I am the Andrew W. Mellon Assistant Professor of Political Theory at Vanderbilt University. I received my Ph.D. from Harvard University in 2016, and was previously a Mellon Postdoctoral Fellow in the Humanities at Washington University in St. Louis. My research grapples with questions in contemporary political theory and practice by drawing from the history of European political thought, modern and classical Jewish thought, social theory, religious studies, and literature. Among my interests are the ways in which liberal democracies can diminish domination and achieve solidarity, the political impact of our emotions and non-rational psychology, and how theorists have secularized religious ideas for ethics and politics.
My work has appeared or is forthcoming in the American Political Science Review, The Journal of Politics, Critical Review of International Social and Political Philosophy, and the Oxford Handbook of Civil Society. My book manuscript, Solidarity in a Secular Age: From Political Theology to Jewish Philosophy, draws from such thinkers as Jean-Jacques Rousseau, Immanuel Kant, Jürgen Habermas, Emmanuel Levinas, Martin Buber, and the novelist George Eliot to develop a new normative theory of how liberal democracies can achieve social solidarity in light of humanity’s non-rational psychology.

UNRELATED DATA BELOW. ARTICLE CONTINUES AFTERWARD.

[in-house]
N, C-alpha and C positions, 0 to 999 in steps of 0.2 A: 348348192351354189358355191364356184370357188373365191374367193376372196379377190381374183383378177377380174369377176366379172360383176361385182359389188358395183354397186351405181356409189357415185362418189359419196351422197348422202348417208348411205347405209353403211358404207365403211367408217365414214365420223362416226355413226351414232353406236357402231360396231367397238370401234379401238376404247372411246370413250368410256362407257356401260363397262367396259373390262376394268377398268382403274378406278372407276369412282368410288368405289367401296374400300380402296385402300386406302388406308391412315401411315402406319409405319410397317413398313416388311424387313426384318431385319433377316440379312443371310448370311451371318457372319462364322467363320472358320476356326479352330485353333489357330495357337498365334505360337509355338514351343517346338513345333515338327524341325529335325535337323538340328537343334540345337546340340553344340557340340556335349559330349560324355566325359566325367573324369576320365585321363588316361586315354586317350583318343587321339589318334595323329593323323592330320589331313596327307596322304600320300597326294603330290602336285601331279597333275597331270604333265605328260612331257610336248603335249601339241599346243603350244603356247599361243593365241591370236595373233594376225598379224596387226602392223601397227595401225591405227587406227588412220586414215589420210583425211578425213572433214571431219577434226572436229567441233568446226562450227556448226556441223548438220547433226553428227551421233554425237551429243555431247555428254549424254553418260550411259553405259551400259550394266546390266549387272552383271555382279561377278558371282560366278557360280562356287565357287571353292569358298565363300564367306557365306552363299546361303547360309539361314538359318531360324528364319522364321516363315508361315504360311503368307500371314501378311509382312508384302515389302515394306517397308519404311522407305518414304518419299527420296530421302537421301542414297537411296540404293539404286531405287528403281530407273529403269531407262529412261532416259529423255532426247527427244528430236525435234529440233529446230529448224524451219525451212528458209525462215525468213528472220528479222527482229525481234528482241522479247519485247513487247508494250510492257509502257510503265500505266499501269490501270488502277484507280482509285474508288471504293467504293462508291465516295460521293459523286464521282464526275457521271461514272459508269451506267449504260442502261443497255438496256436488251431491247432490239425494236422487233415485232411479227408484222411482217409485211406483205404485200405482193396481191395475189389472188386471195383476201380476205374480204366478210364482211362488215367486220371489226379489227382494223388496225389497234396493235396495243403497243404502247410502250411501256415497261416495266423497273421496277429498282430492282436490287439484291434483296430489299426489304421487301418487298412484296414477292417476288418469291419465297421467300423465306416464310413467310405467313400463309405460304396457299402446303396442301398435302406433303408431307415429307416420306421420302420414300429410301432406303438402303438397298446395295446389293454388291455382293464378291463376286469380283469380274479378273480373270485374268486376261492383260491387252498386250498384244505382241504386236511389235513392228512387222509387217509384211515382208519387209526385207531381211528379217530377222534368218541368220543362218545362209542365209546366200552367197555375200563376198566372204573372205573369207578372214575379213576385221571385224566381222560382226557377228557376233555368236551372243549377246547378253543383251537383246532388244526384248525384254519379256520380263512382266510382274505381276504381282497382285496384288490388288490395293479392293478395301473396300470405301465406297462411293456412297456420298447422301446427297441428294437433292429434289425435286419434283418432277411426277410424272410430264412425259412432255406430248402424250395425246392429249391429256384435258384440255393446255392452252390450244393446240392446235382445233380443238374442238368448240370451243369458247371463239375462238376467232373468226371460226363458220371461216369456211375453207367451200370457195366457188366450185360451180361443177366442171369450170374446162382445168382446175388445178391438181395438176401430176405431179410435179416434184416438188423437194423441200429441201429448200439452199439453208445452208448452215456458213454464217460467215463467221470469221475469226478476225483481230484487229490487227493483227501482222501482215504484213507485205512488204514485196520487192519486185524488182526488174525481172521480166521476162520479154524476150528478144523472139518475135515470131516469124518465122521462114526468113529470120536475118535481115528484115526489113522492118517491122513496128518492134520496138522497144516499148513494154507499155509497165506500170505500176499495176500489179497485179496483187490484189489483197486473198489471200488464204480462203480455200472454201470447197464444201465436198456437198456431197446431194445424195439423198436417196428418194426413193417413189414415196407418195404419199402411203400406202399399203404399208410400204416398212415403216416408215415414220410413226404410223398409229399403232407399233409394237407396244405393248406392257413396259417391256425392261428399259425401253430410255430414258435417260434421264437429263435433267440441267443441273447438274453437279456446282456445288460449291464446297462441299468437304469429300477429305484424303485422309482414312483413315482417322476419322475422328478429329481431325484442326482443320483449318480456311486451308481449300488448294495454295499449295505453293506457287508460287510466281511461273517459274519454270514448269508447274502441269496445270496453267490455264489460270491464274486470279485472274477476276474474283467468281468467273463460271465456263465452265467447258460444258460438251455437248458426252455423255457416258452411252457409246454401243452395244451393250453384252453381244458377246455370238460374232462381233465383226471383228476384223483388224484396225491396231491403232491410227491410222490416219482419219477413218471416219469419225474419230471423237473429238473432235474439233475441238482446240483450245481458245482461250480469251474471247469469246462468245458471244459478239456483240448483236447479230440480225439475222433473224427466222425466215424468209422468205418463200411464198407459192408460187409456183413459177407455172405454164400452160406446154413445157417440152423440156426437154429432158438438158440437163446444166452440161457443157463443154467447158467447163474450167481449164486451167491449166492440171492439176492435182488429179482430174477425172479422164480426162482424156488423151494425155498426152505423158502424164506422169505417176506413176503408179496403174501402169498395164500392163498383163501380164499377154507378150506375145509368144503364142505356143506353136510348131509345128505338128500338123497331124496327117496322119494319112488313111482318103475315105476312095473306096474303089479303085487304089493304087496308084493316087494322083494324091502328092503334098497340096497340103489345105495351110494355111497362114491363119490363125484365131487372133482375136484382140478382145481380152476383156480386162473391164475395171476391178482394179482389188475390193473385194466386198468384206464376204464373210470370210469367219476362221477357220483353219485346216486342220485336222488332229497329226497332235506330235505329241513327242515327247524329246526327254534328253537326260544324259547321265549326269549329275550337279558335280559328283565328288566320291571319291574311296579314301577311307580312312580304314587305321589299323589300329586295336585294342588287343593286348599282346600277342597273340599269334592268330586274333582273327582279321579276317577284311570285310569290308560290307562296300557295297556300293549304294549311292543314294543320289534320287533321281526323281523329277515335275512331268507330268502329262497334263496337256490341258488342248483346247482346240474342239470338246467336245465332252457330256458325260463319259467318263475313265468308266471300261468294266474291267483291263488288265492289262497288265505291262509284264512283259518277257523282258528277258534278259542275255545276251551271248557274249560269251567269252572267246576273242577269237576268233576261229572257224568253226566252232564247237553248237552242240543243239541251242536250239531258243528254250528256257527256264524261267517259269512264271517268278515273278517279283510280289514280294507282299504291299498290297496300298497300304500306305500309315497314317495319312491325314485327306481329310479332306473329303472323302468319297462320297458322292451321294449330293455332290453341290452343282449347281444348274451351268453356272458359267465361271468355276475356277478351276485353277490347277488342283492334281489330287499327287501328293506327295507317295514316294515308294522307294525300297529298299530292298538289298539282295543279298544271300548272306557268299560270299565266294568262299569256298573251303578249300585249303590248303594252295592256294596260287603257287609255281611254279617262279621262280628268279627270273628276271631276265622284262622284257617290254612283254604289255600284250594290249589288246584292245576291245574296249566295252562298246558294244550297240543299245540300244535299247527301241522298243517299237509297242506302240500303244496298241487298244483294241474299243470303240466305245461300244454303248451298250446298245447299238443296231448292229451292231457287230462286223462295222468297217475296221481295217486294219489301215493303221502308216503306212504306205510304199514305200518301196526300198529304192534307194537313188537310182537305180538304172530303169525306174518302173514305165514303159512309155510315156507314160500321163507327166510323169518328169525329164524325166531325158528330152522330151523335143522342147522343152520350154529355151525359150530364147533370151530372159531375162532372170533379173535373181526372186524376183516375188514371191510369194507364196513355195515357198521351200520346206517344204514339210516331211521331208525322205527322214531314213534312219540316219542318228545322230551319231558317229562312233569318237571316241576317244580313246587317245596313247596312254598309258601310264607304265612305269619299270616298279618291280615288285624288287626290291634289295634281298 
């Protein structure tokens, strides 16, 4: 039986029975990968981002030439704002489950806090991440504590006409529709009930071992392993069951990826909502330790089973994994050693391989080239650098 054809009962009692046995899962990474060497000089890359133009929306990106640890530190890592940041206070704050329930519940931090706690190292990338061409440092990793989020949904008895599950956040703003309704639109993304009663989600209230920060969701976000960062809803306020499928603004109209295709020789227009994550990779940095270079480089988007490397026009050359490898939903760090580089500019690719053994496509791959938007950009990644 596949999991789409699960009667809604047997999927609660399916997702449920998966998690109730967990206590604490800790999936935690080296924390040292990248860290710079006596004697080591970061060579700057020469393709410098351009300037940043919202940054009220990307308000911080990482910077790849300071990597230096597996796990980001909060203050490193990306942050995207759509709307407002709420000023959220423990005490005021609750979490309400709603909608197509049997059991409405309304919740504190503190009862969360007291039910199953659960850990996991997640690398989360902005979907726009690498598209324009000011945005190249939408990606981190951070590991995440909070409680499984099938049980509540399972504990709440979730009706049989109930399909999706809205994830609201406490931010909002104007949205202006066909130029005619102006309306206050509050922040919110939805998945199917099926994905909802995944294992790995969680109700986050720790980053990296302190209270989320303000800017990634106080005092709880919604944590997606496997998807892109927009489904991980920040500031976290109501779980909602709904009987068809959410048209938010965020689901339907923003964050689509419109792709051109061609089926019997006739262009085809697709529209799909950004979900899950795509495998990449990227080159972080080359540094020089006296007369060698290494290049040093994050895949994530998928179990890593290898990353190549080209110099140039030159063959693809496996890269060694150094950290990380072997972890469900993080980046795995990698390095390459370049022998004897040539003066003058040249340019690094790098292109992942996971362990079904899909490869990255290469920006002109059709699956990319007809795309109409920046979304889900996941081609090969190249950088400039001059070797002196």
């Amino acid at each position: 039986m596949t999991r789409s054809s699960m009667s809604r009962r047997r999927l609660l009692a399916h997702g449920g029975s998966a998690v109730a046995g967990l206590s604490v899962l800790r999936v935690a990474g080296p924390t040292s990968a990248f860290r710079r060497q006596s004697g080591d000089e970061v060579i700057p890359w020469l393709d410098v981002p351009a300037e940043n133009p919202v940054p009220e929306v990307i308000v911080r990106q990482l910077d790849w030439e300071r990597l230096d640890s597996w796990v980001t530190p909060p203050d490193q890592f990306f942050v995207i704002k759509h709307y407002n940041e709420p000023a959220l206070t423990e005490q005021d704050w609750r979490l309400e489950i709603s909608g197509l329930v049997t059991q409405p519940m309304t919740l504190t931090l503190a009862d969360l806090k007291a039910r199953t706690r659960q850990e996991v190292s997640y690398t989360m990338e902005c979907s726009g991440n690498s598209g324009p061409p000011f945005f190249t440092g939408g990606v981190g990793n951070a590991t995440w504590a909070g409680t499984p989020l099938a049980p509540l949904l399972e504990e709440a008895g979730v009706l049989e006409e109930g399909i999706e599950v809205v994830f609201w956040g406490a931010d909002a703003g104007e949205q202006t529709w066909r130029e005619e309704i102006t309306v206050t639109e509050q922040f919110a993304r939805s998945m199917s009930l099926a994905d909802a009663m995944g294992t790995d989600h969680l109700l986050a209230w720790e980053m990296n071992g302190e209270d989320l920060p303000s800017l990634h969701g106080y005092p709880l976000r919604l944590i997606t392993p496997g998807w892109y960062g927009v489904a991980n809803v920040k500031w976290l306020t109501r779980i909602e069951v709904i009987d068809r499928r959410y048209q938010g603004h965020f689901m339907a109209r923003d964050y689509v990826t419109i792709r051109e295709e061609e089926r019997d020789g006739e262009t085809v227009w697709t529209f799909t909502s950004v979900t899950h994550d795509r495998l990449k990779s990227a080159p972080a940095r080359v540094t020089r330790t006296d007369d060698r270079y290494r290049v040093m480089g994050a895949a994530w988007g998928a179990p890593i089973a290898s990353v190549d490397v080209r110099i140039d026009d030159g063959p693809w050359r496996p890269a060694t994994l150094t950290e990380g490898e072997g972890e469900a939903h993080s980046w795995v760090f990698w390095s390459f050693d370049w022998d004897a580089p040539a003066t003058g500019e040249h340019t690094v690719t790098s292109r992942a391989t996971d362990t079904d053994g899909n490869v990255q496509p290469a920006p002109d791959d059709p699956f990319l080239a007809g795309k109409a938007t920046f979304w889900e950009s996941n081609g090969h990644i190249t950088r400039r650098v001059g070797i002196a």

My dissertation was nominated by Harvard for the American Political Science Association’s Leo Strauss Award for Best Dissertation in Political Theory. One of my chapters was awarded the Bowdoin Prize, Harvard’s highest award in the humanities. Another received a conference prize for best political science paper. At Harvard I was a Mellon/ACLS Fellow, Presidential Scholar, Fulbright Fellow, Edmond J. Safra Graduate Fellow in Ethics, and Graduate Society Merit Fellow. My work has been supported by the Harvard Center for European Studies and grants from the Harvard Center for Jewish Studies and Loeb Initiative on Religious Freedom. I graduated with Phi Beta Kappa honors from Yale in 2009.